Thursday, September 13, 2007

Toronto International Film Festival Journal - Part Seven

CLEANER (Renny Harlin, 2007)

A few years ago there was an incredible segment on NPR's "This American Life" about a cleaner of crime scenes. Shortly thereafter, Pruitt Taylor Vince played a character that felt indebted to this NPR piece on "C.S.I." ("Swap Meet"). The bringing together of science and death was perfect for the CBS show. I wasn't so sure if such a character could survive a Renny Harlin film.

Pity poor Renny Harlin. It still feels that he's trying to recover from CUTTHROAT ISLAND (1995). His last few films have been lucky to even snag a U.S. theatrical release (MINDHUNTERS wasn't one of these), much less a festival screening. So, that must mean that Harlin is back on top, right? Yes and no.

That CLEANER is playing a film festival is a vote of confidence in the Finnish filmmaker. Yet, CLEANER is a strange choice for a festival program. It's very much a straight-forward thriller along the lines of KISS THE GIRLS or U.S. MARSHALLS. The presence of Samuel L. Jackson, Ed Harris, and Luis Guzman certainly does well to give the film some credibility and solid performances (though Eva Mendes feels completely out of her league). The script by Matthew Aldrich is a solid, albeit fairly predictable, effort and Harlin does a capable workman's job bringing it to life. I won't object to seeing this one again on cable.

FOREVER NEVER ANYWHERE / IMMER NIE AM MEER (Antonin Svoboda, 2007, Austria)
STUCK (Stuart Gordon, 2007)

Cue the R. Kelly and make up some spoken word lyrics to the new song, "Stuck in a car." Worlds apart in tonality and geography, these films both feature men trapped in a car. In the case of Manfred, Bernard, and Rafael, the three Austrian men have an auto accident that takes them well away from the road in an impenetrable vehicle once owned by Kurt Waldheim.

Feeling a bit like Alfred Hitchcock's LIFEBOAT or any number of sitcom "elevator episodes" (especially "The Bus" episode of M*A*S*H), things get intense for the diverse group in their claustrophobic setting when their potential savoir—a pre-pubescent lad with a bent for science—turns out to be a sadist who treats the men like lab rats.

It's difficult to decide who's worse—a boy who happens upon three injured men in a vehicular prison who refuses to lead anyone to their rescue or a selfish twentysomething who hits a man crossing the street and won't get him any help, despite him being wedged in her windshield.

Ripped from the headlines (and already fodder for "C.S.I." in the episode "Anatomy of a Lye"), the tale of Stuart Gordon's STUCK is based on the curious case of Chante Jawan Mallard, a woman who kept an injured man as a hood ornament for days after he smashed through her front car window. Starring Stephen Rea as Tom Bardo, a down on his luck corporate cog, his day just keeps getting increasingly worse until it concludes in a collision with Brandi Boski (Mena Suvari), an ambitious nursing home worker who just can't miss a Saturday of work (even if there's a man exsanguinating in her garage).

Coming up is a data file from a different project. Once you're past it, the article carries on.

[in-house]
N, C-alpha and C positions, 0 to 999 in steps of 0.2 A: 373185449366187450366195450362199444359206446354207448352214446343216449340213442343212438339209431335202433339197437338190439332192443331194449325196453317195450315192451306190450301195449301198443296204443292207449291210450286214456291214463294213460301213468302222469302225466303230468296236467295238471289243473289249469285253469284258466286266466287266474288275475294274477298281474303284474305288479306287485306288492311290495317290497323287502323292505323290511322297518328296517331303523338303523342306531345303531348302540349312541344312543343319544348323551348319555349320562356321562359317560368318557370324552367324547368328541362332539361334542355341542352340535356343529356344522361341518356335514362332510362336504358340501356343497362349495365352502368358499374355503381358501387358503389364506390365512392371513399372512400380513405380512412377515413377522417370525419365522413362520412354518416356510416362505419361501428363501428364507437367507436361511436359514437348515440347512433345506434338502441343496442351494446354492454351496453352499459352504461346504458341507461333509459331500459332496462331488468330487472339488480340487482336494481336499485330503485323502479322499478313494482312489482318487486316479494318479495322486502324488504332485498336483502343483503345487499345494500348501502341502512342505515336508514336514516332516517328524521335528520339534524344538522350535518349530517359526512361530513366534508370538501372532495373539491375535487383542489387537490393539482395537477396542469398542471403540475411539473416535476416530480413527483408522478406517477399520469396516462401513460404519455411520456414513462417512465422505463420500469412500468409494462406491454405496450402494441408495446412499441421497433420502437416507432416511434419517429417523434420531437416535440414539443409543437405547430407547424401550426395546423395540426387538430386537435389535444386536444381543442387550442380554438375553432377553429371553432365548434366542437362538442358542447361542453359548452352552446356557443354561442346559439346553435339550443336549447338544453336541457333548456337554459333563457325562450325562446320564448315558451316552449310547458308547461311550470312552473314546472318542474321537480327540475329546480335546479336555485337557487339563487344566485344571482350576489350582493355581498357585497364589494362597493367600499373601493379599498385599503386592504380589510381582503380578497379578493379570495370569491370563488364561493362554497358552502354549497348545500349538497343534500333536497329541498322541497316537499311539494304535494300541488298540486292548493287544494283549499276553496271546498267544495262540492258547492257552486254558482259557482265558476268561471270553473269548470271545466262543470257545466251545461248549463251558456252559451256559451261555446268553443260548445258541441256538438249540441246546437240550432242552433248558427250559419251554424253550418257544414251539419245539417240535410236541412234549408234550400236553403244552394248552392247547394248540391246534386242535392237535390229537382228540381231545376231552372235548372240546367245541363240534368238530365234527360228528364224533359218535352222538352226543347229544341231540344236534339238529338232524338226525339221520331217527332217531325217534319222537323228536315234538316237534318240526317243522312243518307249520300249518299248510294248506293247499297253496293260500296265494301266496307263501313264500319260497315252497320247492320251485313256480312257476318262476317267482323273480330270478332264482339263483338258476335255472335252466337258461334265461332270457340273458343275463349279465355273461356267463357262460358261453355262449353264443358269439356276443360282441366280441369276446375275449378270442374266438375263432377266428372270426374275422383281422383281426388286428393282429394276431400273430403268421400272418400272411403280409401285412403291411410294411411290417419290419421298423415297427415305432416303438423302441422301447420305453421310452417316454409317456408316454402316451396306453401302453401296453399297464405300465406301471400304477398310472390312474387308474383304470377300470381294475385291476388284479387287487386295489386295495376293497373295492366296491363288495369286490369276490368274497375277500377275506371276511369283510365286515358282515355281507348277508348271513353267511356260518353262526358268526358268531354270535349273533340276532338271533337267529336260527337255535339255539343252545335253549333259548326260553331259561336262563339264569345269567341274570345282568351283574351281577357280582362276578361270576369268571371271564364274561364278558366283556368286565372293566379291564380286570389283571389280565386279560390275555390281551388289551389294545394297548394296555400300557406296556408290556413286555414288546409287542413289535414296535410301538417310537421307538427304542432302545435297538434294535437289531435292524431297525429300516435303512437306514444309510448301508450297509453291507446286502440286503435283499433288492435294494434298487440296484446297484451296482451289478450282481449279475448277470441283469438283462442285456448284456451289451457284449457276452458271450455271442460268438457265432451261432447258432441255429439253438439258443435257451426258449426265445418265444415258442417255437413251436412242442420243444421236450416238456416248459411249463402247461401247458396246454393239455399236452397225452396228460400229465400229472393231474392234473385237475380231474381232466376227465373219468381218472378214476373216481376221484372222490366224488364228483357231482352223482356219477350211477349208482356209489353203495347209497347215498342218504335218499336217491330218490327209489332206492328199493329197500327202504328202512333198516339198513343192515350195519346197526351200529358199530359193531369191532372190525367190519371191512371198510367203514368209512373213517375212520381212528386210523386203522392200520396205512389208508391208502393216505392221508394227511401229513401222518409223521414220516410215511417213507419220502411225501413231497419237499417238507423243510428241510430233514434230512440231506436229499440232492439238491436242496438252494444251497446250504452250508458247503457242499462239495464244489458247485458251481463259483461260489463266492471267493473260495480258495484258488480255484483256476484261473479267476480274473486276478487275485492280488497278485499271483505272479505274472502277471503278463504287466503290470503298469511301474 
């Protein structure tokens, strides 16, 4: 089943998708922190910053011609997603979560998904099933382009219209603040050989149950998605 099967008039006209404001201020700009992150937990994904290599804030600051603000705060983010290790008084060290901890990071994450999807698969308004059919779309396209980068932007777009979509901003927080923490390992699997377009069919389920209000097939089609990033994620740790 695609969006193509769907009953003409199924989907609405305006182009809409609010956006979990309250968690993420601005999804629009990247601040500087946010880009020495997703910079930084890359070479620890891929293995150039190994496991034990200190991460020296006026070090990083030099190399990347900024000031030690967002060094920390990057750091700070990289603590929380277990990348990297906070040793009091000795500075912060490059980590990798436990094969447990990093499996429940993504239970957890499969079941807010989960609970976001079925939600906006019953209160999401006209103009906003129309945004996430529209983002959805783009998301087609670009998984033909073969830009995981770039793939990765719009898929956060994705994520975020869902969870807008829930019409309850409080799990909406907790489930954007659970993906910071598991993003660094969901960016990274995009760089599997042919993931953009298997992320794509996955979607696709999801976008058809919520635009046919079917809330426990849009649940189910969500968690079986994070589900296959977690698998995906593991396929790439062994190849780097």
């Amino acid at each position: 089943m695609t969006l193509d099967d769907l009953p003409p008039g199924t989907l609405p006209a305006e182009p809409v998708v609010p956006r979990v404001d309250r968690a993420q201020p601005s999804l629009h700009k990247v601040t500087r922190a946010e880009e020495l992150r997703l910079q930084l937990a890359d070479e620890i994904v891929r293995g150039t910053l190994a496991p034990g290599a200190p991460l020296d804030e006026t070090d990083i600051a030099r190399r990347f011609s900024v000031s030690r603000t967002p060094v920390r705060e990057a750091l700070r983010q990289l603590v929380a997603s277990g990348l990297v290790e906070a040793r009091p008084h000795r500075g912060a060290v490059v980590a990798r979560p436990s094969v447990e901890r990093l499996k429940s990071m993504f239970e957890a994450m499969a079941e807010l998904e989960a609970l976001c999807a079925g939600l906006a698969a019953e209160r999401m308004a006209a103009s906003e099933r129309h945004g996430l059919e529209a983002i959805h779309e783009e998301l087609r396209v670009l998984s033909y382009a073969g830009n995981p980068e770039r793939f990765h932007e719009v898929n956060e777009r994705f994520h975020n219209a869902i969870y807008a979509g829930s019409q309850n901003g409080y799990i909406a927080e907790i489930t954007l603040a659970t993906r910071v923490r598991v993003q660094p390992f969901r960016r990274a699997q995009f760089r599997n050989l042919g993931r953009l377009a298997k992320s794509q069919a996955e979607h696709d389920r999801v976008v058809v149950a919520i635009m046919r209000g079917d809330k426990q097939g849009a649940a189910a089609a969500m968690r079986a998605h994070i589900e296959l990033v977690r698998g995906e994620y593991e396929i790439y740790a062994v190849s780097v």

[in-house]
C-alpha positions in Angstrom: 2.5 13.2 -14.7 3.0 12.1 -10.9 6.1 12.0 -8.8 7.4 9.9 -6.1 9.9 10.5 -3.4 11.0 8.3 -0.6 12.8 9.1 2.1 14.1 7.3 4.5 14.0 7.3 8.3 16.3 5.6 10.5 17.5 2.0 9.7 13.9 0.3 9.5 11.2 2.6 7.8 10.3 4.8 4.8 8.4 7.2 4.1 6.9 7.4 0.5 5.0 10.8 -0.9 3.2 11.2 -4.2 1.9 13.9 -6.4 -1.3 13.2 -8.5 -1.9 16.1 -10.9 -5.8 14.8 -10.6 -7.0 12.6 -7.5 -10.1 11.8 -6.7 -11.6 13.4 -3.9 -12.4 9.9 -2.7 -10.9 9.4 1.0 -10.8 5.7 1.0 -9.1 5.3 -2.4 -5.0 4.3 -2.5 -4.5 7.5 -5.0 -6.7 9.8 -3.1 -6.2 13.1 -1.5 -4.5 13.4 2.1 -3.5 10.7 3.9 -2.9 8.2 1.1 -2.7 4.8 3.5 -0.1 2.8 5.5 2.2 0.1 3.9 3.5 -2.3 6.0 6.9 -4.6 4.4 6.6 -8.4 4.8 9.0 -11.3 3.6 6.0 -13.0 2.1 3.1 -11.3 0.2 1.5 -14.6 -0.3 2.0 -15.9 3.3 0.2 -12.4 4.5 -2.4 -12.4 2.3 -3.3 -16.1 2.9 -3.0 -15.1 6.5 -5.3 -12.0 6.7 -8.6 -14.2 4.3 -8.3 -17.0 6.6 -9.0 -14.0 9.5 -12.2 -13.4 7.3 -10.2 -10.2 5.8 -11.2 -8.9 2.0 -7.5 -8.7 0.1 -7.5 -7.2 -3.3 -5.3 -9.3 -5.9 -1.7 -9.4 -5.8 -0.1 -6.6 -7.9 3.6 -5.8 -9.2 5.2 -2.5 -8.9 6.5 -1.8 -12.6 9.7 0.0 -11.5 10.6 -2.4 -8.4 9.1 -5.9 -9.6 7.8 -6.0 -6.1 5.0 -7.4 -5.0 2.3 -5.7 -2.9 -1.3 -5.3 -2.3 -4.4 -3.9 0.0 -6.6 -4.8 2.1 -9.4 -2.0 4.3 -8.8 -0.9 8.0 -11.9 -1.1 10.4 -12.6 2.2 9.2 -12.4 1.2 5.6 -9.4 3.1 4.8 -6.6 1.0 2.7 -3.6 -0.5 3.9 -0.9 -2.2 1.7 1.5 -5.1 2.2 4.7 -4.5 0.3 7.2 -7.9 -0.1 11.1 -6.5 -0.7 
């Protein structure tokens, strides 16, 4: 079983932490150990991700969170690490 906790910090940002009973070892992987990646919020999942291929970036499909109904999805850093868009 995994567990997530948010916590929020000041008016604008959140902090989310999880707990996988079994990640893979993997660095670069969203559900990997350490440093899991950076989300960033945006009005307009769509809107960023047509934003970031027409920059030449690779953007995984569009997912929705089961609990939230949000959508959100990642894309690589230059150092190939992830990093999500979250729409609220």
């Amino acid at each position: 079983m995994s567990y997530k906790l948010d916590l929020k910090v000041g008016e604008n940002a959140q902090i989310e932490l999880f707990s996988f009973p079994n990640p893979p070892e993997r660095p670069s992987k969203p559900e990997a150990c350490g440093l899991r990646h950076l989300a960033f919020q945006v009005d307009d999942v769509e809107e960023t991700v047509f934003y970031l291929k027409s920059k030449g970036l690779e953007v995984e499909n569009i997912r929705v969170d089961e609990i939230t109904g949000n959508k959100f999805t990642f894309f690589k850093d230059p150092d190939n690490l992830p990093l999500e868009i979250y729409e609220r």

There are some racial themes that require further study in STUCK. Mallard is an African American woman and the outcry over her abuse of a white male (Gregory Biggs) was deafening in some circles as if it were more morally reprehensible. In Gordon's version, Suvari, a Caucasian, wears a Black hairstyle and her closest friend and boyfriend are African American. Likewise, another fascinating aspect of Gordon's film is that the "we're all in this together" selflessness of a post-9/11 world seems to be truly a thing of the past. STUCK exemplifies the "do anything you can do to get ahead or stay out of trouble" mentality that seems to stem from the stealing of the White House and the Patriot Act respectively.

The remarkable thing about both FOREVER NEVER ANYWHERE and STUCK is that they manage to spin a relatively simple concept into compelling tales that keep an audience entertained for close to 90 minutes.

REDACTED (Brian DePalma, 2007)

Who knew that Brian DePalma and George A. Romero would both reach into the same bag of cinematic tricks in 2007? Like DIARY OF THE DEAD, DePalma's latest is presented as video journals, security footage (with crisp audio!), web clips, et cetera. It's all stitched together to portray life for a group of U.S. soldiers in Samara, Iraq. At the core of the film is a fictionalized recounting of the murder of an Iraqi family and the rape of their fifteen year old daughter.

An exercise in style over substance – where substance deserved more respect than to be so over stylized – REDACTED felt like an episode of "America's Most Wanted" style cornball re-enactments. The film was like making an after school special on the Mai Lai massacre with a handful of C-List actors, a camcorder, and a script banged out the night before.

The toughest bit of the film to swallow is the dénouement. At the outset we're informed that everything in the film is fictional. The tacked-on finale is comprised of oppressively swelling musical accompaniment over a montage of horrific images of Iraqi civilian casualties. This finale feels like a last ditch effort to give REDACTED the weight and social importance that the rest of the film had been lacking. Even when the subtitle says "actual photographs," is that to be believed or does the initial admonition of the film being fiction still hold true? I know that I'm to believe that these are real (and they probably are) but their inclusion is so out of place and so blatant in DePalma's attempt to tear at the audience's heart strings the he suddenly loses all credibility with such an exploitative tactic.

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